WalletHub recently compared the 50 states and the District of Columbia and found which states are struggling the most in hiring employees.

Here’s what they found.

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Top 10 states that are struggling the most to hire employees

  1. Alaska.
  2. Georgia.
  3. West Virginia.
  4. Louisiana.
  5. Virginia.
  6. South Carolina.
  7. Arkansas.
  8. Maryland.
  9. Montana.
  10. Colorado.
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Where did Utah end up on the list?

Utah is not struggling to hire compared to other states, as it landed at No. 46 on the list.

Other findings for Utah related to job hiring that WalletHub found include:

  • Job openings rate during the latest month: 5.40%.
  • Job openings rate in the past 12 months: 6.17%.
  • Overall rank: Sixth smallest hiring struggle in the country.
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The reason for high turnover in the labor markets

Some experts believe that the reason some states are struggling to hire more than others is due to the new work-life balance people have been experiencing since the pandemic.

“Increasingly, employees are expecting more from their work lives in terms of work-life balance, flexibility and personal well-being — and are less willing to be overworked,” Maura J. Mills, an associate professor at the University of Alabama, told the Deseret News. “This, however, has not meshed well with employers’ simultaneously increasing expectations for employee workloads and demands. The natural result of these increasingly mismatched expectations is higher turnover rates.”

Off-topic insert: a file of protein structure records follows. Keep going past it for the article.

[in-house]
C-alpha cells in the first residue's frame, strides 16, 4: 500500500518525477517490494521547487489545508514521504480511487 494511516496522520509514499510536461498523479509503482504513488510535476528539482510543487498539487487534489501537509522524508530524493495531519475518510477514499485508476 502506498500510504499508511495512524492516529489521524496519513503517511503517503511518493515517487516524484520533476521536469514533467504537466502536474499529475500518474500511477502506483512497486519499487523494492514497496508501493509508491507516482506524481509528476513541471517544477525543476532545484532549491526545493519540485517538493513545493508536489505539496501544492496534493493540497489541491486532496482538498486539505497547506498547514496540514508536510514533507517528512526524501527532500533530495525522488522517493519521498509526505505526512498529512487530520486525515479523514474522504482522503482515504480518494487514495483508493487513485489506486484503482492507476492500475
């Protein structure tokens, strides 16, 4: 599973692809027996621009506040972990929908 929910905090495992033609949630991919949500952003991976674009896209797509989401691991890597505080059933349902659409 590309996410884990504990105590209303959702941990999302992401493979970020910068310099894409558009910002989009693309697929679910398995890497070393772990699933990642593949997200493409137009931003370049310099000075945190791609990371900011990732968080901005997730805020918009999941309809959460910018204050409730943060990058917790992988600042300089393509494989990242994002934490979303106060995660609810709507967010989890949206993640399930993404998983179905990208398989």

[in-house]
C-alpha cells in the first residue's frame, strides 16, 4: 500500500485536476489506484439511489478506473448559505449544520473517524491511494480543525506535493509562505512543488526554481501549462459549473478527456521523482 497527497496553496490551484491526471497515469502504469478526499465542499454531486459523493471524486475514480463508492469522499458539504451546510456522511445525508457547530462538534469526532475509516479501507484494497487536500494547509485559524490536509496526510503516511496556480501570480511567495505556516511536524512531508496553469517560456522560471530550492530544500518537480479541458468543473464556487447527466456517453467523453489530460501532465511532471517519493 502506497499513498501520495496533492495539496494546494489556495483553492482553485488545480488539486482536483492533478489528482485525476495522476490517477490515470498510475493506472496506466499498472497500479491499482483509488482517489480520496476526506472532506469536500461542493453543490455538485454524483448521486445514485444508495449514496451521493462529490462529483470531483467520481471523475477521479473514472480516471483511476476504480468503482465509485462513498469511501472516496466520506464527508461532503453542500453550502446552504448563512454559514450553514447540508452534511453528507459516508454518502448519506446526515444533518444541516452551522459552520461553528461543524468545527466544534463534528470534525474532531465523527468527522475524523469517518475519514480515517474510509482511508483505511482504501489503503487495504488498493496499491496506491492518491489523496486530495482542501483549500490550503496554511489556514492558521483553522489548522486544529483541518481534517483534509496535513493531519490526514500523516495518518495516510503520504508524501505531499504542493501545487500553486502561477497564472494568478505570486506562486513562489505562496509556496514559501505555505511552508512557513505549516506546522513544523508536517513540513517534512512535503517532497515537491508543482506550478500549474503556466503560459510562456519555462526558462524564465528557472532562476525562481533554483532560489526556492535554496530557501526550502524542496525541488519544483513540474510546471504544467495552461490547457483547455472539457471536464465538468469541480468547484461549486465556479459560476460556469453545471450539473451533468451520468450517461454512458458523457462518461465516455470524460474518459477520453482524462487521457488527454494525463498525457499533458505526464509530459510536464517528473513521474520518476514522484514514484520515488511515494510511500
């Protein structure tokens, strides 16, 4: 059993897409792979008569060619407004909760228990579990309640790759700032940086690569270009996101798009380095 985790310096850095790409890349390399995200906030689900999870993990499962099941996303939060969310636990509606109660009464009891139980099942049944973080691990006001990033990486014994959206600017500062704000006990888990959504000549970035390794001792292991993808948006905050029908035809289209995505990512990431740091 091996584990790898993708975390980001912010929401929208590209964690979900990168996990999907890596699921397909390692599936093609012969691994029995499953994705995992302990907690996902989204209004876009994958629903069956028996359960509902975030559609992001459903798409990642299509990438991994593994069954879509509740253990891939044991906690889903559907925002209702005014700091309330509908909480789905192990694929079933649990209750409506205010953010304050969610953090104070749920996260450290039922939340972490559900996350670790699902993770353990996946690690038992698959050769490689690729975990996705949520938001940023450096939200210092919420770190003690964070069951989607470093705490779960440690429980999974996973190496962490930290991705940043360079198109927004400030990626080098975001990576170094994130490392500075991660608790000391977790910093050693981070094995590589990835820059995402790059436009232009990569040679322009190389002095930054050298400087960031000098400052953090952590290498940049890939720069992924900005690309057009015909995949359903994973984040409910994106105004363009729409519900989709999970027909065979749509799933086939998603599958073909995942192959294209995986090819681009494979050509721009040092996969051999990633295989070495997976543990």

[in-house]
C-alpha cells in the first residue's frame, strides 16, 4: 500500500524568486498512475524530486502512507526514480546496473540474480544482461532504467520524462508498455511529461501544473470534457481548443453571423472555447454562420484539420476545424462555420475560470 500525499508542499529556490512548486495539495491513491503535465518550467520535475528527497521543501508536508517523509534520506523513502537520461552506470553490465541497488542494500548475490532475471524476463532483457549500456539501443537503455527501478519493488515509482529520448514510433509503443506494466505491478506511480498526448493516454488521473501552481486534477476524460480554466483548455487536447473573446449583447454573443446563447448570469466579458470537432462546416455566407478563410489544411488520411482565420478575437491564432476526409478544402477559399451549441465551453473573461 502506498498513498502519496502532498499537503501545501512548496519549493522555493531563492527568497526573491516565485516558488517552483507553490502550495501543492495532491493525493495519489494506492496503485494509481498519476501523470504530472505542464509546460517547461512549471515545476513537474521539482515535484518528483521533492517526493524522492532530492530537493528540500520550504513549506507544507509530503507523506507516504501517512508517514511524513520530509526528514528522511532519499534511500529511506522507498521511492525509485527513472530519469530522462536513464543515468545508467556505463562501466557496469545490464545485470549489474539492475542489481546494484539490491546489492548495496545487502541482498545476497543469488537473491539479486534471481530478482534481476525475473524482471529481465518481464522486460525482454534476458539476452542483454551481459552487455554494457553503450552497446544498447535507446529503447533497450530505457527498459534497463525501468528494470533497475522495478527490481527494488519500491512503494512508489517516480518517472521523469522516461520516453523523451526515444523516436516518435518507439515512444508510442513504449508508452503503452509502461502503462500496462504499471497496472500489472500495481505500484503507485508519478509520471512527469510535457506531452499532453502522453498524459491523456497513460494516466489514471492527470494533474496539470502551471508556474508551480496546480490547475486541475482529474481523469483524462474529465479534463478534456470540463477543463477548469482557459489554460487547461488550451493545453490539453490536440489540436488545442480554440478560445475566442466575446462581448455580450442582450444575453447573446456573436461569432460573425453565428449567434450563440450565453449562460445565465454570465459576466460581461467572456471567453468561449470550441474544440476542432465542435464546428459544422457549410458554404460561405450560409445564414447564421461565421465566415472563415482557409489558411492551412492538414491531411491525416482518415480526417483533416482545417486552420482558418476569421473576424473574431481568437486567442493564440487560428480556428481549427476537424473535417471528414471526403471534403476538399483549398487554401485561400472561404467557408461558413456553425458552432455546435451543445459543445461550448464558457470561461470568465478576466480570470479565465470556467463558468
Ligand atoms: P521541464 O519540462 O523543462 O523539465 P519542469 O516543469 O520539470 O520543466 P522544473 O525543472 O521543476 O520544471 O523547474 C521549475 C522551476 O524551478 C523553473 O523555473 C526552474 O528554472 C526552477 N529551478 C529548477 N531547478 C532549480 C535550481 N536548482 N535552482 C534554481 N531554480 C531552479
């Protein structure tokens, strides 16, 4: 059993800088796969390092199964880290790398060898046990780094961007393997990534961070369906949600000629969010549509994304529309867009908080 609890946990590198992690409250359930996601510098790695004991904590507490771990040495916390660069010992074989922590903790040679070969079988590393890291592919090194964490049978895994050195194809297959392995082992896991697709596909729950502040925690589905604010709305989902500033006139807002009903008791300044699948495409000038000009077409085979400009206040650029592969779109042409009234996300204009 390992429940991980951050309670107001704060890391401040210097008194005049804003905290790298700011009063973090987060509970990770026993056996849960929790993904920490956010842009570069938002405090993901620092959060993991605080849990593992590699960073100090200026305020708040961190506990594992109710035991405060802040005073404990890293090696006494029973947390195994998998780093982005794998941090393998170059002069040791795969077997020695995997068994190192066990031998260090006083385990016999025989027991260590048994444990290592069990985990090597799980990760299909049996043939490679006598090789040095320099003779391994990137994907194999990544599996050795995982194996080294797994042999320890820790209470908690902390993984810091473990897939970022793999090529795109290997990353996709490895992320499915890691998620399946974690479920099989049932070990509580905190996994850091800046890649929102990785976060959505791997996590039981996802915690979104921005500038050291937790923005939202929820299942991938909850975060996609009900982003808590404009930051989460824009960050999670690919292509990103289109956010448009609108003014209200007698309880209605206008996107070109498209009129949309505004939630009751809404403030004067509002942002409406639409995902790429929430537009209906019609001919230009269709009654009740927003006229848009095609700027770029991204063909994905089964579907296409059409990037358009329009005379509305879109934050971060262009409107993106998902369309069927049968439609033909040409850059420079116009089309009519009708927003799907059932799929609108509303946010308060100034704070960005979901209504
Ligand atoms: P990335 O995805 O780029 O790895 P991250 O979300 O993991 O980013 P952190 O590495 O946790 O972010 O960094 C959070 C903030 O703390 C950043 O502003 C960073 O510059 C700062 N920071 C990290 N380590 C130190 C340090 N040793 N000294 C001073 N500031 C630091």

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How can employers hire and retain employees?

For employers that are seeking to have a better track record of hiring and keeping employees for their business, experts say it is all about offering well-rounded benefits for working for their company.

“Employers must focus on the employee experience at work. Employees want to feel valued by their employers for all of their contributions. Without recognition, rewards, incentives and pay that match their individual value to the organization, employees will continue to leave,” University of Arkansas professor Claretha Hughes said.

Not only are employees more likely to stay with incentives and benefits, but they will reportedly be more productive in their work.

Hughes continued, “They must offer health and wellness packages, they must show through their actions and behaviors that they are diversity intelligent and want to hire and retain diverse employees — lip service is no longer enough, and they must offer equitable pay packages and career pathways for advancement. Potential employees no longer believe that a pathway to advancement will happen.”